Deputy held on domestic charge
BENNINGTON -- A Bennington County Sheriff’s Department deputy was ordered held without bail Monday after pleading not guilty to felony domestic assault.
Judge David Howard ordered Wayne Davis Jr., 43, held until a weight of the evidence hearing on Thursday. Davis, of North Branch Street, had pleaded not guilty to one count of first degree aggravated domestic assault and one count of unlawful mischief, a misdemeanor.
Davis is also a member of the Bennington Rural Fire Department and a Bennington town highway employee. Rural Fire Chief Joseph Hayes said Davis is currently a member of the fire department, while Sheriff Chad Schmidt said Davis, a part-time deputy, has been placed on administrative leave without pay. He said the department will conduct an internal review once the criminal case is completed.
According to an affidavit by Bennington Police Officer David Faden, on Sunday he was dispatched to the Best Value Inn on Route 7 for a report of Davis forcing his way into a room there, then leaving.
Police met with Davis in the parking lot of the Park Lawn Cemetery, where he was interviewed by Cpl. Thalia Hudson as other officers went to the hotel. There they met with a woman who said Davis had come into the hotel, yelled at her, then poured soda on her laptop computer before throwing the can at her. She said she blocked the can with her arms, but Davis grabbed her and squeezed her neck.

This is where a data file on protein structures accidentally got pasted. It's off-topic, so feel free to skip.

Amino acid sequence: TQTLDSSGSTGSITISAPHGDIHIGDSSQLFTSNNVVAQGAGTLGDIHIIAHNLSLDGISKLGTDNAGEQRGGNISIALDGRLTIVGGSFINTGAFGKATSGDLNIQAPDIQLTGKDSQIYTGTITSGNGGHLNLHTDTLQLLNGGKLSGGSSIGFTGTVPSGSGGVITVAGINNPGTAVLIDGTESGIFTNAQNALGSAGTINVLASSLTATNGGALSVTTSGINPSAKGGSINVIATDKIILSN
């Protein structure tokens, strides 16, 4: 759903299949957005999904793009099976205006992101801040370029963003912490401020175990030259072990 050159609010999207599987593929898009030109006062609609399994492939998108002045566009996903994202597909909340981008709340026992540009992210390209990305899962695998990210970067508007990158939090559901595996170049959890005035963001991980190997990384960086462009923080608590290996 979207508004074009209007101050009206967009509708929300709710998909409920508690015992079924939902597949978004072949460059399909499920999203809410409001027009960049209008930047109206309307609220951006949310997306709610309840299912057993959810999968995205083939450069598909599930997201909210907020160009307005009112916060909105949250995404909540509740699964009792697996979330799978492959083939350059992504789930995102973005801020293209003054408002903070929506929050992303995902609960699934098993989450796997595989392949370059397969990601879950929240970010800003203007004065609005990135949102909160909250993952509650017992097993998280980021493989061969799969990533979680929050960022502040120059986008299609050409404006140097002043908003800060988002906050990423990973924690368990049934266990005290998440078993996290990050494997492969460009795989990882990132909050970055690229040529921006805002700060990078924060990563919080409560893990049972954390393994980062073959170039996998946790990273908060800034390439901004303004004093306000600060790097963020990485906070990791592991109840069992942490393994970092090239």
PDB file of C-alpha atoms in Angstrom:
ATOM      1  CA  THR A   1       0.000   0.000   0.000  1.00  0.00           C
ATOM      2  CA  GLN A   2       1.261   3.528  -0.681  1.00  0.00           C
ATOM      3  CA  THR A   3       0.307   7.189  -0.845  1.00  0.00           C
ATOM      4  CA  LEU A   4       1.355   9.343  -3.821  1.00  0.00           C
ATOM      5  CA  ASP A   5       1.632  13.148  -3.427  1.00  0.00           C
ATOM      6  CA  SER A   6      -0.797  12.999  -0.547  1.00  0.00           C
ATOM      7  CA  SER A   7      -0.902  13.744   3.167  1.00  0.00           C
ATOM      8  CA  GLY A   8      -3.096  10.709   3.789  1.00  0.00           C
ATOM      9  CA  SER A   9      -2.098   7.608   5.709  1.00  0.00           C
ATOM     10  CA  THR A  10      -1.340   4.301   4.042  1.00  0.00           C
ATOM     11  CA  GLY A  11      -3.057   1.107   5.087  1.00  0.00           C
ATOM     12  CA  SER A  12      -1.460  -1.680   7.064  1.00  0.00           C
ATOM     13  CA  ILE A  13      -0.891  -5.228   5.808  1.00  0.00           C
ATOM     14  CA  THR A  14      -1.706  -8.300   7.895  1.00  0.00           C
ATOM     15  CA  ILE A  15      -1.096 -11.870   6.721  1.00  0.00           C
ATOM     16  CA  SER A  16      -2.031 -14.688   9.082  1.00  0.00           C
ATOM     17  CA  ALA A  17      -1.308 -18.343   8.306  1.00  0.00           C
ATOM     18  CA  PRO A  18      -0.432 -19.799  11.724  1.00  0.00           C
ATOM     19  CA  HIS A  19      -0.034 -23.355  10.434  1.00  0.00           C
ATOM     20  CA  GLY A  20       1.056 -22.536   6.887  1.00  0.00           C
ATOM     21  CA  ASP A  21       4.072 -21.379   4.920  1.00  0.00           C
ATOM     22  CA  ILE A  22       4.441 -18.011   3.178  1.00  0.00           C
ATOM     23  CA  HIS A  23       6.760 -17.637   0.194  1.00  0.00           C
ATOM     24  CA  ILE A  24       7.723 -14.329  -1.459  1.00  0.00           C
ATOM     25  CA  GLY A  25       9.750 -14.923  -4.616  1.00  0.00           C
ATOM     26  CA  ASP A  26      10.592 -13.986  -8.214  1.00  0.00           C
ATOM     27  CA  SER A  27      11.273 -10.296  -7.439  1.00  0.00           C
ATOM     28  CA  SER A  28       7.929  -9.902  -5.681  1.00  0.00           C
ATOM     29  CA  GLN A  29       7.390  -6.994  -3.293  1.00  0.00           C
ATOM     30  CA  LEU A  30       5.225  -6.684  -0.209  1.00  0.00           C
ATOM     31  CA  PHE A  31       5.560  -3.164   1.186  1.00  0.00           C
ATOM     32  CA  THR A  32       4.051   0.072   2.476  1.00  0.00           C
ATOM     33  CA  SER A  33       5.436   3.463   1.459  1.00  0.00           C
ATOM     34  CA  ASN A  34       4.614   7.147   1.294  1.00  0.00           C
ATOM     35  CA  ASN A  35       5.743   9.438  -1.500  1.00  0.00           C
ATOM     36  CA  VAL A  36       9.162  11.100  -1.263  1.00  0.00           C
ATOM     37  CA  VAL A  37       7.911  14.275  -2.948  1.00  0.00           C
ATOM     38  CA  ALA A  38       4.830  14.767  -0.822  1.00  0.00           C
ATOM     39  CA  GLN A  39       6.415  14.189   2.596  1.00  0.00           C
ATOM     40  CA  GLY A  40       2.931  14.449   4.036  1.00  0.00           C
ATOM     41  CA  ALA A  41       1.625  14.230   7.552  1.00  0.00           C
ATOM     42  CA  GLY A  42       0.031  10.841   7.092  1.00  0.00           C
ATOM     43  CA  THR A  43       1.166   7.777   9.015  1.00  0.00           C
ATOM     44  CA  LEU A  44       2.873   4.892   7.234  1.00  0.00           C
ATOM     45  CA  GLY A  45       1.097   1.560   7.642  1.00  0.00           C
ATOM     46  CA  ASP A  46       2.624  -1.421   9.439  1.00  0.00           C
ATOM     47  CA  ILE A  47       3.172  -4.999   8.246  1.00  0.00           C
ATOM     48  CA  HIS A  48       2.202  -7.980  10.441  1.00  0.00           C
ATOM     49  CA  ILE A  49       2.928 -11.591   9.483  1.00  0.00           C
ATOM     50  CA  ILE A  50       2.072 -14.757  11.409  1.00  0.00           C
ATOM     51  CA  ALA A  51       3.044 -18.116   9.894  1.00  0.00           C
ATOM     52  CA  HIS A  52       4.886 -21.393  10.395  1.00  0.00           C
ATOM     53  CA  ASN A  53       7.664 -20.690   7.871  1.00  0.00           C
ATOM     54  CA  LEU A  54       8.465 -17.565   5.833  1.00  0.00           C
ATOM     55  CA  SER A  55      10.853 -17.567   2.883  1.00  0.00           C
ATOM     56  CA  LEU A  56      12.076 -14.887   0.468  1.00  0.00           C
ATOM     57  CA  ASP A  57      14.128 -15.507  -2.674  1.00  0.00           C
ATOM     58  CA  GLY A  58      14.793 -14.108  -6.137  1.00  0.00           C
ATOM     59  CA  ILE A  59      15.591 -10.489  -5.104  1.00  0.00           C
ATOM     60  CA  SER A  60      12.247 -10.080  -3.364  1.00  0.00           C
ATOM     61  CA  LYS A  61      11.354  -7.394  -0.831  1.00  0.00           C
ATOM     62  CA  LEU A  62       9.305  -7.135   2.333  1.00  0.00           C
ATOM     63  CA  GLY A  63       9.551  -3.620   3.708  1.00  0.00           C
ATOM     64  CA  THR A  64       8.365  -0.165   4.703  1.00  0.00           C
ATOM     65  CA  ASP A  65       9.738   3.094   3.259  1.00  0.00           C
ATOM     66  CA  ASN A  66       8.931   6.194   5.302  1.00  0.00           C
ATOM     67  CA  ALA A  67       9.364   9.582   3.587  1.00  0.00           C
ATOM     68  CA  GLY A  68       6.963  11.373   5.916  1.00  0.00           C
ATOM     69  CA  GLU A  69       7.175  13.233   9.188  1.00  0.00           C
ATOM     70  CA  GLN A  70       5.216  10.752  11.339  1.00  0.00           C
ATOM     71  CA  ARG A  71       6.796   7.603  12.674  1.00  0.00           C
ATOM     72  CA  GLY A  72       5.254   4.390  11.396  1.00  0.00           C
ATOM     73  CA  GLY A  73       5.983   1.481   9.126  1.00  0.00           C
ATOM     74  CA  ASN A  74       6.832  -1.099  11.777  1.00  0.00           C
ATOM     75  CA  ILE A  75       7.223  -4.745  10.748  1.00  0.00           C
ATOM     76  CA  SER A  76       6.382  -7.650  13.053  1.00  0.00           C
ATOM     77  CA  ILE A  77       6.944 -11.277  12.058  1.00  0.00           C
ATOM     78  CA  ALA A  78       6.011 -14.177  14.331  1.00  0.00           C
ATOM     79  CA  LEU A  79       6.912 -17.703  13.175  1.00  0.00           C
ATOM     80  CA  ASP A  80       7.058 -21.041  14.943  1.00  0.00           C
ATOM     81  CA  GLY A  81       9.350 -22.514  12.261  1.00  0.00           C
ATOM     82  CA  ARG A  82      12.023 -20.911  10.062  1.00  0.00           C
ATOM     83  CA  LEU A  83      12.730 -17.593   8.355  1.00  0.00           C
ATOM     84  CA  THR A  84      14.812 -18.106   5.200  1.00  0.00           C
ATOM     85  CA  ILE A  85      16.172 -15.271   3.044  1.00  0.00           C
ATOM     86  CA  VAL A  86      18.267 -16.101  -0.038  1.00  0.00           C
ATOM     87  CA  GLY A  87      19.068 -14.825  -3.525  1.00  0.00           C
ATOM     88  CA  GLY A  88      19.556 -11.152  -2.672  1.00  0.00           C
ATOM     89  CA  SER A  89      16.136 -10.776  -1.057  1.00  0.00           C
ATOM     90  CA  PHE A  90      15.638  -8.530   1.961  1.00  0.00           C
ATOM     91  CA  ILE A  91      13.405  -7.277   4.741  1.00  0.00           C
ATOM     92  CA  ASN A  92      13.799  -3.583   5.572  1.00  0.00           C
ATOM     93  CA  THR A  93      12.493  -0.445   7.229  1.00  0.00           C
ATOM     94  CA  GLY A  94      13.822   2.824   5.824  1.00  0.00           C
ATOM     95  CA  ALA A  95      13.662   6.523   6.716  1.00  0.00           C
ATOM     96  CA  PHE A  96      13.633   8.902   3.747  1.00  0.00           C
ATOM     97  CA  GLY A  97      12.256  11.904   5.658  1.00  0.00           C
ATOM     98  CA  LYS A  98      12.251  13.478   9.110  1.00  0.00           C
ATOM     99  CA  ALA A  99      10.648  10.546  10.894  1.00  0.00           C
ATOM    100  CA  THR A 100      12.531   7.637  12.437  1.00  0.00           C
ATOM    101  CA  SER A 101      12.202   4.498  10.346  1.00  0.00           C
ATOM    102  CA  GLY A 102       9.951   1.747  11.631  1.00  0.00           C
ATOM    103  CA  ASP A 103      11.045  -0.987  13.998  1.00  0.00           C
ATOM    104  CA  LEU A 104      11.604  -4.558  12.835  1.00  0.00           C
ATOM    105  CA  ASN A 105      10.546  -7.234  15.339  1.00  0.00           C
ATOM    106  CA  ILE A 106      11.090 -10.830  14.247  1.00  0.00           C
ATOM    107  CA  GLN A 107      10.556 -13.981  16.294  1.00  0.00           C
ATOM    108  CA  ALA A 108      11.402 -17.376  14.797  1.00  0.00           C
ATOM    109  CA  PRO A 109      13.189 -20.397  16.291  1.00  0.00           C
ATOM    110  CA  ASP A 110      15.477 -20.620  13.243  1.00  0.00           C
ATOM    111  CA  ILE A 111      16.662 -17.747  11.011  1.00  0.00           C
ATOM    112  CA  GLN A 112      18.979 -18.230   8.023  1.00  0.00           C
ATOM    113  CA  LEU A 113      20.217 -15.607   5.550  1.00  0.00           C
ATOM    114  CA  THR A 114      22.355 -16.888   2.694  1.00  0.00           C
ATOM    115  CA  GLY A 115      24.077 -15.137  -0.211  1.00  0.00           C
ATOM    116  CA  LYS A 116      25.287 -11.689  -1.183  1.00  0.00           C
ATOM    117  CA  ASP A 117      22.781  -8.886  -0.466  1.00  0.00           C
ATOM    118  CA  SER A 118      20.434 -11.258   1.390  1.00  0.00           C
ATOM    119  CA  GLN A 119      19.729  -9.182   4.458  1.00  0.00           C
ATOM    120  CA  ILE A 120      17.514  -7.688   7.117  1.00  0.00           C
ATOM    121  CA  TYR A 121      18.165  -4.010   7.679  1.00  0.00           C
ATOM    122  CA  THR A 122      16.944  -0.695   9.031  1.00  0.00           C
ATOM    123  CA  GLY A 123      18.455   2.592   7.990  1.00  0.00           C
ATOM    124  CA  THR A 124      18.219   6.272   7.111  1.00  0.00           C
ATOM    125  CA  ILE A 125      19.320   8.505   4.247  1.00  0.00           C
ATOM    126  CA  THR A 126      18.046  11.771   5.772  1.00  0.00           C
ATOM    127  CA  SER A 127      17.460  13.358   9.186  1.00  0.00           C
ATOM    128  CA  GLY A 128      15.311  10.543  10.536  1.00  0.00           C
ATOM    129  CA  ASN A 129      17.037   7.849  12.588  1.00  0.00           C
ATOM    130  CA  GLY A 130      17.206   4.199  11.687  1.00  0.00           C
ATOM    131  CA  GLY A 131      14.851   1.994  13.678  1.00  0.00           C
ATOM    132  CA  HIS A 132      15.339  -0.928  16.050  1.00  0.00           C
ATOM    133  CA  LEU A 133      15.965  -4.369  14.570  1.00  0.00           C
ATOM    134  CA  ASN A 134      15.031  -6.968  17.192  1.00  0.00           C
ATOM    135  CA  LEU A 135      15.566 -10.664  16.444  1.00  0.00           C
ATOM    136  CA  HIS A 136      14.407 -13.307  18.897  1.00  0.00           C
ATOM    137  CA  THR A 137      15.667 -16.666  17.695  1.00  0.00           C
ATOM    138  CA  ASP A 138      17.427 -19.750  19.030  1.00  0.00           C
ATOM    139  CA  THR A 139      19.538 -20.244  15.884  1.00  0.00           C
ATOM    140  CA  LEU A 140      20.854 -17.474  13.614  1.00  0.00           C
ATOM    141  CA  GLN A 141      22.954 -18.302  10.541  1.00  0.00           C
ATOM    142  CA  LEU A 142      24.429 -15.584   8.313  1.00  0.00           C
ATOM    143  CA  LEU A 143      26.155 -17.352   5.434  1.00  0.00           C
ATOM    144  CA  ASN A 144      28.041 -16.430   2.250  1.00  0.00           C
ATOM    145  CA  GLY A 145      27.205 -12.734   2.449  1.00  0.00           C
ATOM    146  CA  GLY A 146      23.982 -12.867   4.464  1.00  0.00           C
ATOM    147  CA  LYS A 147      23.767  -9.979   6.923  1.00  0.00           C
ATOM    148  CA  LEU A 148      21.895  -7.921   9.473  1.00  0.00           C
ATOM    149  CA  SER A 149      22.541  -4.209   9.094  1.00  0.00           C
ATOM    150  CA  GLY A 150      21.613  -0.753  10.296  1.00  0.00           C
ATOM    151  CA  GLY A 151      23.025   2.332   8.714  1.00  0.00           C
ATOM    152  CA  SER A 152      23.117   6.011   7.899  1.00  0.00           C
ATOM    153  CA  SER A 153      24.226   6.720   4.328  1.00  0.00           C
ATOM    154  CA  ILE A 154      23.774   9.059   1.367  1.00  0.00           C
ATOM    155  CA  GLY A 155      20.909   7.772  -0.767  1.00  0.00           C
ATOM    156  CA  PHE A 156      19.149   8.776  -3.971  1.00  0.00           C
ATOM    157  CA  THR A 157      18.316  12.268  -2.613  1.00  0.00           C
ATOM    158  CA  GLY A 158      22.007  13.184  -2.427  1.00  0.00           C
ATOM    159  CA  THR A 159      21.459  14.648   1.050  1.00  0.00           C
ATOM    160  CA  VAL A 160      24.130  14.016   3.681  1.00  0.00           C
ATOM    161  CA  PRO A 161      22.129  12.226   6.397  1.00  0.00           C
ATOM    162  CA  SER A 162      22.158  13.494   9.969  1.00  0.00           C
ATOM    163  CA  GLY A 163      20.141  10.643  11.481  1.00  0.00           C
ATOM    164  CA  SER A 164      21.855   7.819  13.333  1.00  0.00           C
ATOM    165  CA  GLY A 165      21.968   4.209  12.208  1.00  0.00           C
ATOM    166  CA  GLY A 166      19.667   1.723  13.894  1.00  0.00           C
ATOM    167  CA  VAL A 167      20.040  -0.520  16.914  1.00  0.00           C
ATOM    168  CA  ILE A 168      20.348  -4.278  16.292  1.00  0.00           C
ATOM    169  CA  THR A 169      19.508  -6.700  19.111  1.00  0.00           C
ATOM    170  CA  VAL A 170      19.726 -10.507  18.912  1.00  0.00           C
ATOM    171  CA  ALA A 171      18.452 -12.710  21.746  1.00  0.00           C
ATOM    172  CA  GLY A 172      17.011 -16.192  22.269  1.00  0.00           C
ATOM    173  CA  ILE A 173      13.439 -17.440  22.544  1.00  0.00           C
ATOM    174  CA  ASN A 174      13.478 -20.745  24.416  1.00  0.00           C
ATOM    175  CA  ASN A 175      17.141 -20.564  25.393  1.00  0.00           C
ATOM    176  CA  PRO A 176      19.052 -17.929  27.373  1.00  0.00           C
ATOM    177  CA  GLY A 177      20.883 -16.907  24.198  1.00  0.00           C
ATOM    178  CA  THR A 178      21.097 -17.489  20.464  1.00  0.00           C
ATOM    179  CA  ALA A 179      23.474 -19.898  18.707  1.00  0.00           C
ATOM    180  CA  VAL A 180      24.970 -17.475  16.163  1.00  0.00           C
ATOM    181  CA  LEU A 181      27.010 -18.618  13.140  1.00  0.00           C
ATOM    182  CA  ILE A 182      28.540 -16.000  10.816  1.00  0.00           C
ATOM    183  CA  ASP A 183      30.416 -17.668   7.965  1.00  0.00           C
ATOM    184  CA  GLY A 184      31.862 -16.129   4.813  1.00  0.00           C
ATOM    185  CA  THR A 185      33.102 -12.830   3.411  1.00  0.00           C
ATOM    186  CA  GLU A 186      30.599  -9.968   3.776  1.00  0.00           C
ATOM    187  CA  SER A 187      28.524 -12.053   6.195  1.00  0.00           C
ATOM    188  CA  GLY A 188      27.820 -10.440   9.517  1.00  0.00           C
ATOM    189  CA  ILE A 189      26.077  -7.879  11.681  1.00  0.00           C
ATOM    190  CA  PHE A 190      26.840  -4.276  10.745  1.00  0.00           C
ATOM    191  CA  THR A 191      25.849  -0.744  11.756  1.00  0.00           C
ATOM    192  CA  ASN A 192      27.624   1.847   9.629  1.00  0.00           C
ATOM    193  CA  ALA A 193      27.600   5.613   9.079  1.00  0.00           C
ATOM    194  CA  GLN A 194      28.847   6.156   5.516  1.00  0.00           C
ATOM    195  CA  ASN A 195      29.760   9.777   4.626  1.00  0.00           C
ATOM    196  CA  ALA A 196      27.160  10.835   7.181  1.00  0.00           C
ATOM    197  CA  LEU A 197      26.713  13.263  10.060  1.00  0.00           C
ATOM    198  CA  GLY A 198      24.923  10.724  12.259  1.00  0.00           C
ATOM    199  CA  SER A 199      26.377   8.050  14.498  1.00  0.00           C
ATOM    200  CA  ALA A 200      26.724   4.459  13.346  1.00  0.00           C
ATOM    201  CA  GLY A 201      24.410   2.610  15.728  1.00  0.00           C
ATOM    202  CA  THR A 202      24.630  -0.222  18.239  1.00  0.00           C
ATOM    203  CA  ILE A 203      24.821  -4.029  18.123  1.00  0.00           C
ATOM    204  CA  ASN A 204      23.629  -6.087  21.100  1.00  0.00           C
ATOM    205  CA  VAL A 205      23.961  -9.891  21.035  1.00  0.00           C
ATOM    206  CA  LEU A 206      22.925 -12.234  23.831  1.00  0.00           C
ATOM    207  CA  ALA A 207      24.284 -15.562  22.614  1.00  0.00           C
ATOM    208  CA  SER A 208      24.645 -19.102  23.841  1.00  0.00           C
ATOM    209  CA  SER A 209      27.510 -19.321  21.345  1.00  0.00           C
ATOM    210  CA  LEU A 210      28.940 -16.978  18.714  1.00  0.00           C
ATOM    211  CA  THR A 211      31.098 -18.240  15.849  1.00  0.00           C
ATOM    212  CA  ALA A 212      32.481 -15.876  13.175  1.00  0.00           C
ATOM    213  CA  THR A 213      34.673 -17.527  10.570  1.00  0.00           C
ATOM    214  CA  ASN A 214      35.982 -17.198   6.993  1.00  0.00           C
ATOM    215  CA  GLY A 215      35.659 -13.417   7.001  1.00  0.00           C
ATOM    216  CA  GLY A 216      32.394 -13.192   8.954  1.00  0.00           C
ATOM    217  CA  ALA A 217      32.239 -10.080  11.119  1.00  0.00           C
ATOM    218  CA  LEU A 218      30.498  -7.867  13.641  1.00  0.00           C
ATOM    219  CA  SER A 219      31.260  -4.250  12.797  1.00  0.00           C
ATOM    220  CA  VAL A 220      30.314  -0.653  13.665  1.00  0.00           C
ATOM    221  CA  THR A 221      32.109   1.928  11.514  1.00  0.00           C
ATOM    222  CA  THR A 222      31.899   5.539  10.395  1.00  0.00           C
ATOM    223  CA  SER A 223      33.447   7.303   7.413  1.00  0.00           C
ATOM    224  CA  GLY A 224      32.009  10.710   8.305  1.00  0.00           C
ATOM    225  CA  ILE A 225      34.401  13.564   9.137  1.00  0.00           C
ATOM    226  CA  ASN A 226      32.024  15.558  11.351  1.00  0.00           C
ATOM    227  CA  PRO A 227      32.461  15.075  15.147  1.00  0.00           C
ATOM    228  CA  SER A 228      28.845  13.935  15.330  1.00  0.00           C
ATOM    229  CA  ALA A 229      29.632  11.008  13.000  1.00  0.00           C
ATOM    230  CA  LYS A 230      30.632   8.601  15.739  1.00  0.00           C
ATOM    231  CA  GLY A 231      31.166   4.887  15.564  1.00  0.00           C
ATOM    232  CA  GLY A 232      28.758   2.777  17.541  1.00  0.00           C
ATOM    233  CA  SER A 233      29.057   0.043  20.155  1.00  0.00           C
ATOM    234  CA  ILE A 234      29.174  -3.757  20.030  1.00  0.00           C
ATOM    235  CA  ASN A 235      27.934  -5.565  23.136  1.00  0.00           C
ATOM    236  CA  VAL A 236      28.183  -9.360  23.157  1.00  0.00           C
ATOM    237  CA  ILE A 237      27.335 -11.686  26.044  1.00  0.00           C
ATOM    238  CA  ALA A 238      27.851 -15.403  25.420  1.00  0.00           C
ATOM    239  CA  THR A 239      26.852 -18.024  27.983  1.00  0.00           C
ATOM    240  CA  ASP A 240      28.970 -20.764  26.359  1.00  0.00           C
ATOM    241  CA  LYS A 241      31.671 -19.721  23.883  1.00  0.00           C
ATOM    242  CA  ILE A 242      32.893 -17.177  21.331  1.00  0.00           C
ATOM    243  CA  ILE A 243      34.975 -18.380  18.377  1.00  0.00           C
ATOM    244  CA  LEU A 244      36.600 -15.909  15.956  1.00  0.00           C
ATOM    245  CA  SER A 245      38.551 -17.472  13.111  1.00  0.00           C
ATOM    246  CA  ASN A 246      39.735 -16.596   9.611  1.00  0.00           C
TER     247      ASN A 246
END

She said he was pushed out of the room by a friend of hers, David Harrington, who was with her while she was searching for apartments on the computer. The woman said that once he was out, Davis kicked at the door and knocked on the windows, demanding to be let back in while shouting at her.
The woman said she’s been in a relationship with Davis for a little under two decades, and there has been a history of abuse against her. She claimed Bennington Police had investigated one incident, but she didn’t press charges.
Harrington corroborated the woman’s story, but said he wasn’t sure if the soda can hit her, or where exactly she was grabbed.
Davis told police he’d gone to the hotel after seeing the woman’s vehicle parked there, and said he’d shouted at her before entering the room and pouring the soda on the computer. He said he didn’t touch her or Harrington, and left after the soda incident.
According to the affidavit, the woman applied for and was granted a temporary relief from abuse order. Davis was required to surrender a number of weapons he owns.
At the arraignment, Davis’ attorney Daniel McManus argued that his client has no criminal record and has strong ties to the community, and asked that the court exercise its discretion in releasing him.
Howard said he doesn’t tend to release people prior to weight of the evidence hearings.
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